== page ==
Banking Trends

Digital transformation is impacting businesses far and wide, but you could argue that none are being impacted more dramatically than banking. Over the course of the past few decades the manner in which banks interact with their customers has changed significantly, and more changes are on the horizon.

How has banking changed?

The first bank account I had was a passbook savings account when I was very young. The bank gave me a little booklet where my banking activity was recorded. Whenever I wanted to make a deposit or a withdrawal I took my little booklet to the bank where the teller recorded the transaction in the booklet. No booklet, no transaction.

No bank today could get away with such a requirement! These days, I almost never write a check myself anymore, instead I pay my bills online through the bank’s web portal. If I want money I go to the ATM. And with my mobile banking app I can check my balance any time of the day or night[1]… and even take a picture of a check to deposit it into my account. I don’t even need to give the check to the bank to deposit it.

Those are substantial changes. My young self would not recognize many banking transactions today.

But the transformation continues. Even the inside of the bank is being modified to enable more automated transactions. How so? Well, I usually go inside the bank to a teller to deposit larger checks. For some reason, I just cannot get used to taking a picture of a large check or just pushing it into an ATM. But banks are working to change even this relatively uncommon activity. Recently, I went into the lobby of one my bank’s local branches to deposit a check. But things had changed. There was a grandiose ATM with a bank employee there to guide people to the ATM instead of going to a teller.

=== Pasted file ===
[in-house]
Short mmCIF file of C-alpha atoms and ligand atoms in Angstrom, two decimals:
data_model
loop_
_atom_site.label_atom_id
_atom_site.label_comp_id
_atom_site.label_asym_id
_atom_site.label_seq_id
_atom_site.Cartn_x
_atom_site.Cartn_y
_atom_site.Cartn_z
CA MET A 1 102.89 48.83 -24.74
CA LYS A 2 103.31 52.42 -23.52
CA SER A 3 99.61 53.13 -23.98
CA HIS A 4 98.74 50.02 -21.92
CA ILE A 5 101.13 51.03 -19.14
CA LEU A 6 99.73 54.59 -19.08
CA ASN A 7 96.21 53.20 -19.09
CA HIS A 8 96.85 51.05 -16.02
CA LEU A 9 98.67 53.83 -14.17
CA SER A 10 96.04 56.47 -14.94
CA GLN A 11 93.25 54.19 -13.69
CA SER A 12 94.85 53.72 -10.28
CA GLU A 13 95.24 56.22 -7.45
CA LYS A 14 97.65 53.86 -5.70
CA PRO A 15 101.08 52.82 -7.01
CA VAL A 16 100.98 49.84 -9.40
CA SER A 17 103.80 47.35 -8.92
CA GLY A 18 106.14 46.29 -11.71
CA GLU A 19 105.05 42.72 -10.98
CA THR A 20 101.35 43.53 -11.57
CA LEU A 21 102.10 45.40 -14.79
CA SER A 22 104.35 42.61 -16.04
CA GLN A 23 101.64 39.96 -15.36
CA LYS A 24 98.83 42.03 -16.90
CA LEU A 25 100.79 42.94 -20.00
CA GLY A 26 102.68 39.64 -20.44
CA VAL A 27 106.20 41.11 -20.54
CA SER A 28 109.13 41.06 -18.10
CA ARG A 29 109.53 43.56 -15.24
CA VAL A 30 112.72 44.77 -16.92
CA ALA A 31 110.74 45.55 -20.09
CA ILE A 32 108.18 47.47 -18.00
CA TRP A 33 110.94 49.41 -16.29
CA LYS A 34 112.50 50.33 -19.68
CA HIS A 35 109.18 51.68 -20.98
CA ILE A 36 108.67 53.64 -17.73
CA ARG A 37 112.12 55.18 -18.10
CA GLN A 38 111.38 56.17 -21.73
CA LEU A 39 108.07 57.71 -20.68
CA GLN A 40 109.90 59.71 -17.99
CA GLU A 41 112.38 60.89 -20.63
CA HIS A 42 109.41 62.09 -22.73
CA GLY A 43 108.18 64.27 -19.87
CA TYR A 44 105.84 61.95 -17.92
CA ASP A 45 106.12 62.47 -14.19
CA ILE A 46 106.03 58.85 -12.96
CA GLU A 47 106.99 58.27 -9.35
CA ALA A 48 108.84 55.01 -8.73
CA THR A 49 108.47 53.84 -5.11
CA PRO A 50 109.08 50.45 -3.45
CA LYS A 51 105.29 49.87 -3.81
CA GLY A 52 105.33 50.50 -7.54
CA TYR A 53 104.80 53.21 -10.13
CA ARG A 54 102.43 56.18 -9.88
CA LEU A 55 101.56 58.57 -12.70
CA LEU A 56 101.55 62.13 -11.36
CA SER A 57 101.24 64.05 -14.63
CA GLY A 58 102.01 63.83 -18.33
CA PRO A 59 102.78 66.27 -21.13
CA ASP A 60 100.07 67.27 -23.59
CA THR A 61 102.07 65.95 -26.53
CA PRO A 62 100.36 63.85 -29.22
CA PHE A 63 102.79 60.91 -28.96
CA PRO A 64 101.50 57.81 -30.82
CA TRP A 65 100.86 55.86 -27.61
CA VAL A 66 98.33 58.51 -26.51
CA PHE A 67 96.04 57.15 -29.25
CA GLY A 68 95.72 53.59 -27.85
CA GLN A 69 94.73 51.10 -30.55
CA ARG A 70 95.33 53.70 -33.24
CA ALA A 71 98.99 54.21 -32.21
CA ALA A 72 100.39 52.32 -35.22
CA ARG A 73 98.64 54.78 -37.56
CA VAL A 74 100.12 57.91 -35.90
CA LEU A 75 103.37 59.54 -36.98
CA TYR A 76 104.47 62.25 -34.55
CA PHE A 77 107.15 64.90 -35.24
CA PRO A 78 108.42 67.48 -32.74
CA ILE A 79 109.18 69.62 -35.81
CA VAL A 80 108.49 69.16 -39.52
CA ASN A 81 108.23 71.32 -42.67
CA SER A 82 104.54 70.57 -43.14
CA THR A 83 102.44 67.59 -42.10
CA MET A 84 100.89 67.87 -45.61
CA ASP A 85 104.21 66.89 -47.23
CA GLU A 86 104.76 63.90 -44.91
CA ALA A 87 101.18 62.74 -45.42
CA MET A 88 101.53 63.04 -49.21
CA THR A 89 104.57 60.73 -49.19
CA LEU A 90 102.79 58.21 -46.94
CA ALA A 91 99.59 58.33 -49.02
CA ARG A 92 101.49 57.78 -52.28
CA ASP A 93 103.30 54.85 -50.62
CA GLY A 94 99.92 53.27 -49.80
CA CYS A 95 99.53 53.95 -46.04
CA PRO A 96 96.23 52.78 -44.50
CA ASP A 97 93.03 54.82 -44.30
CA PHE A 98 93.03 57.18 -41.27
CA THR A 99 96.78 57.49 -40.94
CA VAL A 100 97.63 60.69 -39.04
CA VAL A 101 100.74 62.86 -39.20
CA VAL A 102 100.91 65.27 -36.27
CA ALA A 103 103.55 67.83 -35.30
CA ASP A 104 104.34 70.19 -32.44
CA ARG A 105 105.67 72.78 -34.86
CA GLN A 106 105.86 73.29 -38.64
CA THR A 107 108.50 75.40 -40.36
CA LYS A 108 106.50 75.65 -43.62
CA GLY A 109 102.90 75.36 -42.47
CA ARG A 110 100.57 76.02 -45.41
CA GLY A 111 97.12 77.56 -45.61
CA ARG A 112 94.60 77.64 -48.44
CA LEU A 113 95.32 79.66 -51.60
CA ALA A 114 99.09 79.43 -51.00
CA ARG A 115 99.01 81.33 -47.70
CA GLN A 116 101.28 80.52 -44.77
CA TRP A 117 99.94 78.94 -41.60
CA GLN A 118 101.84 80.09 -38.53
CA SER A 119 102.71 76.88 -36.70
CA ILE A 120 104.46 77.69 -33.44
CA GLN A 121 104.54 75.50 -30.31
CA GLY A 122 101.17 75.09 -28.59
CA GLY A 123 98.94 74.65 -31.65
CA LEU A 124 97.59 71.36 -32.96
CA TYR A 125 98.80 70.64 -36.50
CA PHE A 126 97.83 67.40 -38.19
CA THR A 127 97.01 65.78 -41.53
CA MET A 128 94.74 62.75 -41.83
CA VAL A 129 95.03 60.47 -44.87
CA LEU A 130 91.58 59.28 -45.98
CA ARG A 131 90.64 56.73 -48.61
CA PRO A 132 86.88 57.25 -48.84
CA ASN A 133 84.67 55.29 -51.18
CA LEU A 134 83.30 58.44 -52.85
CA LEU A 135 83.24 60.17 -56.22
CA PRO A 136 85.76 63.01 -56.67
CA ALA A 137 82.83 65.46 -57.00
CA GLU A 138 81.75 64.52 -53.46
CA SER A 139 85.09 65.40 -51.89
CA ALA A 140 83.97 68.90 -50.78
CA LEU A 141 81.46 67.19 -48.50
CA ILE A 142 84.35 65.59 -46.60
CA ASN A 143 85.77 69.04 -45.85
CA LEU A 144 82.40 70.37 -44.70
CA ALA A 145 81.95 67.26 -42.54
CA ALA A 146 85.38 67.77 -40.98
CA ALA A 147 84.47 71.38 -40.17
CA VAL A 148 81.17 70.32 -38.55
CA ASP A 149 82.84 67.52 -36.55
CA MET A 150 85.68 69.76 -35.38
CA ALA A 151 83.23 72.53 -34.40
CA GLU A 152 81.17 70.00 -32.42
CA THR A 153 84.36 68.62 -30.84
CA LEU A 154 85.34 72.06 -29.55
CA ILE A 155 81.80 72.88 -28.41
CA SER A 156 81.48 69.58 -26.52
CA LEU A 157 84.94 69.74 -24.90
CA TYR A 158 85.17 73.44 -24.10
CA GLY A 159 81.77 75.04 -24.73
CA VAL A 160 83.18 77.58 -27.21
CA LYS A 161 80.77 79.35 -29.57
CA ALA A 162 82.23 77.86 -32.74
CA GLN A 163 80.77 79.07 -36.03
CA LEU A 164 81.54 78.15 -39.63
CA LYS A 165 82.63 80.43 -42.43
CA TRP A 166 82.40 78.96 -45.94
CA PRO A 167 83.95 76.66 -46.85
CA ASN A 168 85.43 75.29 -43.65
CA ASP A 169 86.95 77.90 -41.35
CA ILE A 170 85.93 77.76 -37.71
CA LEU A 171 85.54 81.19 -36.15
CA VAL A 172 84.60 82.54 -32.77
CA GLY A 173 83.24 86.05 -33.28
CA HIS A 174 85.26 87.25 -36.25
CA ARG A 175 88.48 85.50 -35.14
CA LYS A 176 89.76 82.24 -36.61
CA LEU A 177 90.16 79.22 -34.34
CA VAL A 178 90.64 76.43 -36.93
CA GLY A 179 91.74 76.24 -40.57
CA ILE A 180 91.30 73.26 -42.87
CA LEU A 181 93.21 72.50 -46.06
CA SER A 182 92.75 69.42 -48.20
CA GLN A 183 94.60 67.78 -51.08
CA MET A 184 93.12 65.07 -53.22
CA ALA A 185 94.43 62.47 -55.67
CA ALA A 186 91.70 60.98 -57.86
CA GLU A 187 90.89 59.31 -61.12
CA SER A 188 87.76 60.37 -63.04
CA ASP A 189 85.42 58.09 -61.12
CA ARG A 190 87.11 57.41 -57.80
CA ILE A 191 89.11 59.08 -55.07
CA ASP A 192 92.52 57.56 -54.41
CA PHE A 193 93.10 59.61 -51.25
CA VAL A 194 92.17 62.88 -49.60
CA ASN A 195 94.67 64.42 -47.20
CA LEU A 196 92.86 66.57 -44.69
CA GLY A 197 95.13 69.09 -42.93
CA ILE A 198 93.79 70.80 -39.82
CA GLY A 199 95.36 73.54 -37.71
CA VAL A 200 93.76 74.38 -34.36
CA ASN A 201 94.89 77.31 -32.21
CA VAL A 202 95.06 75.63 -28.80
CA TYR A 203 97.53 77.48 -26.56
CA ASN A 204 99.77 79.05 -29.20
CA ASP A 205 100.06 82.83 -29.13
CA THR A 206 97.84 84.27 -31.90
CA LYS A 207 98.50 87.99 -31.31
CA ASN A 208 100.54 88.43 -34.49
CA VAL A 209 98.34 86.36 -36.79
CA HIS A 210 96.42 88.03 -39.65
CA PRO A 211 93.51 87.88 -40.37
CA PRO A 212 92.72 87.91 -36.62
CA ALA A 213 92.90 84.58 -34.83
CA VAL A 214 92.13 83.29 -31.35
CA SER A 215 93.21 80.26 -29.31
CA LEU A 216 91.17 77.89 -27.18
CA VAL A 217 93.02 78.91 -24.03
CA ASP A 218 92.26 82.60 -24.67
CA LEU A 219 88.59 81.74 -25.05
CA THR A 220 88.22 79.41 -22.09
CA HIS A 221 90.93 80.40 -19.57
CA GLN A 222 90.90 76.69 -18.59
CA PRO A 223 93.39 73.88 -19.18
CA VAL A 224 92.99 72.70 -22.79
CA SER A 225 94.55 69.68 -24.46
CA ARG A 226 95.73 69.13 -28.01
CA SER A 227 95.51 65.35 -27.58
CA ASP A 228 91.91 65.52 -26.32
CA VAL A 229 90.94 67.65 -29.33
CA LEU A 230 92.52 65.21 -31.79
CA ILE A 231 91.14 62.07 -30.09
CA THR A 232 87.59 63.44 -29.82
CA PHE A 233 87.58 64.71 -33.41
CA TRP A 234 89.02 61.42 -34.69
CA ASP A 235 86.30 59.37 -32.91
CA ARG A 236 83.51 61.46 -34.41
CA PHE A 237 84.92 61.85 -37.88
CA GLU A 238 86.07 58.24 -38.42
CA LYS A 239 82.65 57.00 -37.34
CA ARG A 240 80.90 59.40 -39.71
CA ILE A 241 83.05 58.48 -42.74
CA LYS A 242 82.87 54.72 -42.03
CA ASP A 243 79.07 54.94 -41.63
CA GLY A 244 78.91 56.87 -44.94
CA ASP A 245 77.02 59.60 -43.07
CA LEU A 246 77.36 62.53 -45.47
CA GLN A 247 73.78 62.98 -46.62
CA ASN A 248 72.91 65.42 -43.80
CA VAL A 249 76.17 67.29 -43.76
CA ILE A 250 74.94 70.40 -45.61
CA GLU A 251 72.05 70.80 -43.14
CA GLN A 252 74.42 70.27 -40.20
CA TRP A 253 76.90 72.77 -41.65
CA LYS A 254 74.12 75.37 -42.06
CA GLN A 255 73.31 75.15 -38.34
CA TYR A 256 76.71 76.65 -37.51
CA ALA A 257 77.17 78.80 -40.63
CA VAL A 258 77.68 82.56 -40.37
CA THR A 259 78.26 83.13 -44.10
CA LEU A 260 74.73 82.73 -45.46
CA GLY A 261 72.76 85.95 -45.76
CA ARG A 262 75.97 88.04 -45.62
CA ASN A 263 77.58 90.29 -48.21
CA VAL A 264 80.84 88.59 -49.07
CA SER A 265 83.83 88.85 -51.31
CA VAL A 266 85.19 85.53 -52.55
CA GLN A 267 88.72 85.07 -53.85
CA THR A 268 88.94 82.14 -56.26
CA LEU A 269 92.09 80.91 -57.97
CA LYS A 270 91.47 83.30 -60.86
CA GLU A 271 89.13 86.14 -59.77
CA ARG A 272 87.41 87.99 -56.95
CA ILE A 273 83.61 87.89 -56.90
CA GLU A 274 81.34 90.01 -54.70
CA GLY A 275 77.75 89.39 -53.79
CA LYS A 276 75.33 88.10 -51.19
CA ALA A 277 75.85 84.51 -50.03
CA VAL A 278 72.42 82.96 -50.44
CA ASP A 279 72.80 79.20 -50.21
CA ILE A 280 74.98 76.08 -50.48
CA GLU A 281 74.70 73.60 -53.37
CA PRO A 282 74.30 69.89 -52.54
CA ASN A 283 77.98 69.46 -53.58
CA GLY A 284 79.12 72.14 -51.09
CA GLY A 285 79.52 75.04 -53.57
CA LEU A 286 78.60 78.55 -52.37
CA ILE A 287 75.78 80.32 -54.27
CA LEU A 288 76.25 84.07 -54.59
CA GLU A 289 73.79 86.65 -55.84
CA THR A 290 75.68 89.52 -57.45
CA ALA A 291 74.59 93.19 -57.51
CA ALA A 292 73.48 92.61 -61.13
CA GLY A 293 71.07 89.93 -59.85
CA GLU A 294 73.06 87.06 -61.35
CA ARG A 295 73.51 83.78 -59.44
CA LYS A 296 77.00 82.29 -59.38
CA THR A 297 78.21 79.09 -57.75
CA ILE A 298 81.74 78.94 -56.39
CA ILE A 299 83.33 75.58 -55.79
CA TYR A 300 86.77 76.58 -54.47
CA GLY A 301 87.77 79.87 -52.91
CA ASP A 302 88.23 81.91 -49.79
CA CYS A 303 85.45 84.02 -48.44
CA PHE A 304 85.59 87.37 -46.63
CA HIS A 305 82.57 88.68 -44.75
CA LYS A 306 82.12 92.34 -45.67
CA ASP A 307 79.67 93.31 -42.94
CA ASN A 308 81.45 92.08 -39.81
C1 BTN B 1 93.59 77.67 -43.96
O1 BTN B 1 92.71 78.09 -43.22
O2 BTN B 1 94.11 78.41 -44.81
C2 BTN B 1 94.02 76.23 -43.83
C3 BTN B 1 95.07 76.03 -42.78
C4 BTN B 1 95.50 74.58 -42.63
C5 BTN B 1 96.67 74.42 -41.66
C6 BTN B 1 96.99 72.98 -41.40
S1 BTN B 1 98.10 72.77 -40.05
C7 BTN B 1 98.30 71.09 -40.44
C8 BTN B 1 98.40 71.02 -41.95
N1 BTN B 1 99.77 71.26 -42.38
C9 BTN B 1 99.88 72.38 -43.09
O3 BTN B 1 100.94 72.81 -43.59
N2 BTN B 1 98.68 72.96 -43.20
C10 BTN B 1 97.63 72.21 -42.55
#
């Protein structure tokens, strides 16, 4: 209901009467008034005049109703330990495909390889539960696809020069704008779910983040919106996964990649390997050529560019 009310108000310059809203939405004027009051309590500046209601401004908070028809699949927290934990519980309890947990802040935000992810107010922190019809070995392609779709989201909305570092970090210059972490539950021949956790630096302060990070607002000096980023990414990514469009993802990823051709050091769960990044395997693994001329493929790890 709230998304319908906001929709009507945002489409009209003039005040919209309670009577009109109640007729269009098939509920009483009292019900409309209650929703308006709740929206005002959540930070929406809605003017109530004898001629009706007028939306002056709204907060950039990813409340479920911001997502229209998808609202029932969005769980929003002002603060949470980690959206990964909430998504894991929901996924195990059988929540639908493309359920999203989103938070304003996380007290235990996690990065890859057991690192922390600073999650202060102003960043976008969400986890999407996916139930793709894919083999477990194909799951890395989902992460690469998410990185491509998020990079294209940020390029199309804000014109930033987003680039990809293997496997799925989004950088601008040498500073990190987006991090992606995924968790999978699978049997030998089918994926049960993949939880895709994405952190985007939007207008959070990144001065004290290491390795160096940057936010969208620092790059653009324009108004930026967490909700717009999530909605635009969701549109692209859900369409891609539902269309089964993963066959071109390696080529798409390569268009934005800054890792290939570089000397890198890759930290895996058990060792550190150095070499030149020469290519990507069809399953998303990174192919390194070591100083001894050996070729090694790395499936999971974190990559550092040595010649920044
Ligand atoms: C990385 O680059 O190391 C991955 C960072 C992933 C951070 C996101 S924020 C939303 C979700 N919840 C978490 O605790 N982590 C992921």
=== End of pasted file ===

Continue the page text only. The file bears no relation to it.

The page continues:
This seems to be working, since U.S. News & World Report’s number one banking trend for 2016 is that “fewer people will head to branches.”[2] How does this impact IT? Of course, automated IT processes are necessary to drive the customer interfaces to the ATM and the online banking portals. All of which must be maintained and improved as new techniques arise. For example, an entire different set of expectations and interfaces are demanded for mobile banking than for internet banking. And likewise for internet banking over traditional banking. But each method of interaction relies on the crown jewels of data that mostly reside on z Systems mainframe computers. So banks frequently need to deploy mainframe modernization solutions that preserve the existing mainframe heritage while exposing it to modern interfaces.